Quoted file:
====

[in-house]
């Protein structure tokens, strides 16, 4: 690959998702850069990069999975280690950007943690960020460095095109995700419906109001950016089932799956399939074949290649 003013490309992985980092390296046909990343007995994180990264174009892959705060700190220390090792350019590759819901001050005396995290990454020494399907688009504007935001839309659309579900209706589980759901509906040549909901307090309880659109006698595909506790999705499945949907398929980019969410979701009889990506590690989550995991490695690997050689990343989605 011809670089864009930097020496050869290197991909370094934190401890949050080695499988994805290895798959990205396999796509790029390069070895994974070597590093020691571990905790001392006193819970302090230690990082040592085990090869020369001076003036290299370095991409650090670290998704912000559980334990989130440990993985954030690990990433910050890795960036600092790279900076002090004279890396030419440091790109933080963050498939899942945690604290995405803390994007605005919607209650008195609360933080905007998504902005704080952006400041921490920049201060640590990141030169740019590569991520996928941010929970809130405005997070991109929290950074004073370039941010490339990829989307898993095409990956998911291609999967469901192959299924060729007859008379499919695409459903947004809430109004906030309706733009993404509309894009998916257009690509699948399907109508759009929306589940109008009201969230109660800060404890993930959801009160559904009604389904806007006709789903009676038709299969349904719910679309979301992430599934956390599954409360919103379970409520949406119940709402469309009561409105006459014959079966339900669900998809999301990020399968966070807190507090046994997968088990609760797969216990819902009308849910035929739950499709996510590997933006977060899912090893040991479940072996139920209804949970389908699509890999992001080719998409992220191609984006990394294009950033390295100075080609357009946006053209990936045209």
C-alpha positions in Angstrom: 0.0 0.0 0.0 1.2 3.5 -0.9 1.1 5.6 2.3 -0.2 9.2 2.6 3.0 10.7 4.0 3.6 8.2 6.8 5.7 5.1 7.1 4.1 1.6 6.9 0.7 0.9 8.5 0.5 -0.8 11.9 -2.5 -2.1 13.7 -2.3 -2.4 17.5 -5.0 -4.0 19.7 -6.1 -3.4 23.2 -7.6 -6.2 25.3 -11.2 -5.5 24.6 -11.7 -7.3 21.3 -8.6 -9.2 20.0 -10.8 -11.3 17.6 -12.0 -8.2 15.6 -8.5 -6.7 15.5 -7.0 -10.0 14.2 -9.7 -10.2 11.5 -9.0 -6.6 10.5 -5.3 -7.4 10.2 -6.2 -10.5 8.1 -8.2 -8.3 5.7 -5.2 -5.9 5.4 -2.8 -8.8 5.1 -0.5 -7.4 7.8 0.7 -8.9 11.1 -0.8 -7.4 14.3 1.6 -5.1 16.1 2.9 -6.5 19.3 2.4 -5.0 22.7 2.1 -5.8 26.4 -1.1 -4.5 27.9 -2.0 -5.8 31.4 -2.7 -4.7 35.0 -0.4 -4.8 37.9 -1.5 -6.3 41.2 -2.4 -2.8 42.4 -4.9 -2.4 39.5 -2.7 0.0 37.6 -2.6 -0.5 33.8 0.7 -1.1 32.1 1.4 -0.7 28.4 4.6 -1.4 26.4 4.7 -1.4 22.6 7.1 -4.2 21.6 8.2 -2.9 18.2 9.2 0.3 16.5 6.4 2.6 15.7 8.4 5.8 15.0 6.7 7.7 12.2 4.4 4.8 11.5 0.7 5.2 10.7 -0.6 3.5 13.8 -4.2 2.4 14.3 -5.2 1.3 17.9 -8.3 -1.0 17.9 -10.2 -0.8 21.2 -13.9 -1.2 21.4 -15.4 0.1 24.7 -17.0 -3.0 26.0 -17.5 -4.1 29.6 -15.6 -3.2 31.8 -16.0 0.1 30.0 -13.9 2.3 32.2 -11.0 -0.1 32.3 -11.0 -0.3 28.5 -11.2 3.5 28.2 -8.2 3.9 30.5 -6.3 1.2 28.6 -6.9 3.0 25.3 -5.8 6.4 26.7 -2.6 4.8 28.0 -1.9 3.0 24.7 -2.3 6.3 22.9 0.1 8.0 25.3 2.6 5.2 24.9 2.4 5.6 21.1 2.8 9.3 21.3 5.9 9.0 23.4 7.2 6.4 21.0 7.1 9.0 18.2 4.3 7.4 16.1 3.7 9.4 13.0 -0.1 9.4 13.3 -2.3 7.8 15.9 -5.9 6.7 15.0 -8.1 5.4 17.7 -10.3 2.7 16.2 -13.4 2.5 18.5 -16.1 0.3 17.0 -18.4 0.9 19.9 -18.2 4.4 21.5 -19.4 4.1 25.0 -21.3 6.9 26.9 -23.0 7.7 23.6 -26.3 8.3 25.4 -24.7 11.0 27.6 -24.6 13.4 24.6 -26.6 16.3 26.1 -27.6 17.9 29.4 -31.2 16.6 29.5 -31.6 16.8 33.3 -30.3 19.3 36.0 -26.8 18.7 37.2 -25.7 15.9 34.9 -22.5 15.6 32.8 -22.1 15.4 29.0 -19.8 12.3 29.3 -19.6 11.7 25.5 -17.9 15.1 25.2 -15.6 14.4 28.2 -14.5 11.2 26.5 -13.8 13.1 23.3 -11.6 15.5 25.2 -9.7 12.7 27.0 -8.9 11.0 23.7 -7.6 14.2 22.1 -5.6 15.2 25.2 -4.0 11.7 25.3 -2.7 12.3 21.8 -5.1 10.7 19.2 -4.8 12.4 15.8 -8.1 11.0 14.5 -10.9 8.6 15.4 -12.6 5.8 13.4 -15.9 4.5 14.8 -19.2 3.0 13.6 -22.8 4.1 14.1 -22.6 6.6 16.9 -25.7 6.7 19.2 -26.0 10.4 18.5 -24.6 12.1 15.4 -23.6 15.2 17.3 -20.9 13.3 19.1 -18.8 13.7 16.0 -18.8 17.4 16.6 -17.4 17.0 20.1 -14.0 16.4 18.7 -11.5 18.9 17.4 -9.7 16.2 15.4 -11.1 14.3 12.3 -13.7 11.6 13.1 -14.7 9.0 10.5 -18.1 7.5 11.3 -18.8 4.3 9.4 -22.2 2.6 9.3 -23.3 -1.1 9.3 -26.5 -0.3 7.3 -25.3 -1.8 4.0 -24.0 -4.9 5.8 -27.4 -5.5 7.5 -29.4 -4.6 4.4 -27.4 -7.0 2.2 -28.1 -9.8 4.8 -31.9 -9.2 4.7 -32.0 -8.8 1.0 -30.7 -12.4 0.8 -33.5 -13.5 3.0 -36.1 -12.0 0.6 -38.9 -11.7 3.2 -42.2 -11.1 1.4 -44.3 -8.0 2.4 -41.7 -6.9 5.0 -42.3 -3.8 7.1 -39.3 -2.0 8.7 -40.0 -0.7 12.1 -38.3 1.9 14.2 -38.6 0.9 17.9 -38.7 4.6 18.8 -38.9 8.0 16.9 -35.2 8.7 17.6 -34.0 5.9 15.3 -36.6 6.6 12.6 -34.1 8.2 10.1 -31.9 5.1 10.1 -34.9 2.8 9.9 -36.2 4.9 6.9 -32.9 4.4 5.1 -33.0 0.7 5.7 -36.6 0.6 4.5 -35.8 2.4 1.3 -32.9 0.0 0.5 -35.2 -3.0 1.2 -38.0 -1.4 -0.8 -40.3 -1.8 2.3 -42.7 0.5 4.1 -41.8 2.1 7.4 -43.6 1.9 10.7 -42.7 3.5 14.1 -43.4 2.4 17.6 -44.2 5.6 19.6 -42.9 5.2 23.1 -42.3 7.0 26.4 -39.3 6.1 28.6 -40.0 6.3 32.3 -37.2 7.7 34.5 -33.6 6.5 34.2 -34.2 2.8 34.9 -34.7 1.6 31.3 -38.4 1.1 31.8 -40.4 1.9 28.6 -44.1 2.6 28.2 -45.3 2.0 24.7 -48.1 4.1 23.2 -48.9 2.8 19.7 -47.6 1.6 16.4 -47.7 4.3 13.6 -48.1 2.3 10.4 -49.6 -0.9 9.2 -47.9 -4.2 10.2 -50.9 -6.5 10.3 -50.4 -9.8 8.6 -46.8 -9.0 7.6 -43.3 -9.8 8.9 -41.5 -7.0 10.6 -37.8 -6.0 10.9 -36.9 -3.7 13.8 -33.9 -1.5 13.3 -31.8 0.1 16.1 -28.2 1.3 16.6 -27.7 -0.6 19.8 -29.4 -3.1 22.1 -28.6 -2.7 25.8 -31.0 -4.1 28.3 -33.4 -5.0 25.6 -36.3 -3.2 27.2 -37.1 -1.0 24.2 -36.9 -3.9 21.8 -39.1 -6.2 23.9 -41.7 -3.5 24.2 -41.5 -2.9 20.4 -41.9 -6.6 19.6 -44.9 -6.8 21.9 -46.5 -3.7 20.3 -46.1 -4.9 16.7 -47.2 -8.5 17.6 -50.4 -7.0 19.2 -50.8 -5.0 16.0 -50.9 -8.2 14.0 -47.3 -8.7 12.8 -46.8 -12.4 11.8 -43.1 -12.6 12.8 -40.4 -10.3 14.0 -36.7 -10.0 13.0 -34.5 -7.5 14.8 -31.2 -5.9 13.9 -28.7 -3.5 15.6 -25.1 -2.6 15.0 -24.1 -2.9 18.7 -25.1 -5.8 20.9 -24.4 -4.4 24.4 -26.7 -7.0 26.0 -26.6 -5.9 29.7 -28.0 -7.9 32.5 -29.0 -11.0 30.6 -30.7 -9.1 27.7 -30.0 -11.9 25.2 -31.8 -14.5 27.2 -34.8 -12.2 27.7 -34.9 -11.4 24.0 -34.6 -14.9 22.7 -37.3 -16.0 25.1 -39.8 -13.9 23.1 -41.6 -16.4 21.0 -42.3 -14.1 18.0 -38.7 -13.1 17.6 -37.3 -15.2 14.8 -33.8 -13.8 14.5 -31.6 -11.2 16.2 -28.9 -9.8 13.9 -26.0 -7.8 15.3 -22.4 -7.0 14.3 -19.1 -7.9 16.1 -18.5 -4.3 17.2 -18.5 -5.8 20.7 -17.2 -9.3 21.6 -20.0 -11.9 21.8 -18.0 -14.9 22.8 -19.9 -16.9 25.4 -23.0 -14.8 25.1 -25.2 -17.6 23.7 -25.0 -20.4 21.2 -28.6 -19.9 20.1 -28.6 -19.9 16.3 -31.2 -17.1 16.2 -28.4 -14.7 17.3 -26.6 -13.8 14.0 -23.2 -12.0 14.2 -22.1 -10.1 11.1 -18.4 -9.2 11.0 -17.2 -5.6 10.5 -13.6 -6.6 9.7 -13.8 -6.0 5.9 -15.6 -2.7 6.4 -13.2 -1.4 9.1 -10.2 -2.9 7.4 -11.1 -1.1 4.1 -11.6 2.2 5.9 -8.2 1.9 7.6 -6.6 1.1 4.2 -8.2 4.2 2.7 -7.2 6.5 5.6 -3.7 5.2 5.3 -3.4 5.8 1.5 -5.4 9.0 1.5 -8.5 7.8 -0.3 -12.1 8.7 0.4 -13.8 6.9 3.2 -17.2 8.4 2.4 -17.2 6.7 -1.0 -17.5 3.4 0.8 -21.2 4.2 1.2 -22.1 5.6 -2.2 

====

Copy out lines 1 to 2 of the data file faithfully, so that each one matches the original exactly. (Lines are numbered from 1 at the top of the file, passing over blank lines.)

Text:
[in-house]
């Protein structure tokens, strides 16, 4: 690959998702850069990069999975280690950007943690960020460095095109995700419906109001950016089932799956399939074949290649 003013490309992985980092390296046909990343007995994180990264174009892959705060700190220390090792350019590759819901001050005396995290990454020494399907688009504007935001839309659309579900209706589980759901509906040549909901307090309880659109006698595909506790999705499945949907398929980019969410979701009889990506590690989550995991490695690997050689990343989605 011809670089864009930097020496050869290197991909370094934190401890949050080695499988994805290895798959990205396999796509790029390069070895994974070597590093020691571990905790001392006193819970302090230690990082040592085990090869020369001076003036290299370095991409650090670290998704912000559980334990989130440990993985954030690990990433910050890795960036600092790279900076002090004279890396030419440091790109933080963050498939899942945690604290995405803390994007605005919607209650008195609360933080905007998504902005704080952006400041921490920049201060640590990141030169740019590569991520996928941010929970809130405005997070991109929290950074004073370039941010490339990829989307898993095409990956998911291609999967469901192959299924060729007859008379499919695409459903947004809430109004906030309706733009993404509309894009998916257009690509699948399907109508759009929306589940109008009201969230109660800060404890993930959801009160559904009604389904806007006709789903009676038709299969349904719910679309979301992430599934956390599954409360919103379970409520949406119940709402469309009561409105006459014959079966339900669900998809999301990020399968966070807190507090046994997968088990609760797969216990819902009308849910035929739950499709996510590997933006977060899912090893040991479940072996139920209804949970389908699509890999992001080719998409992220191609984006990394294009950033390295100075080609357009946006053209990936045209």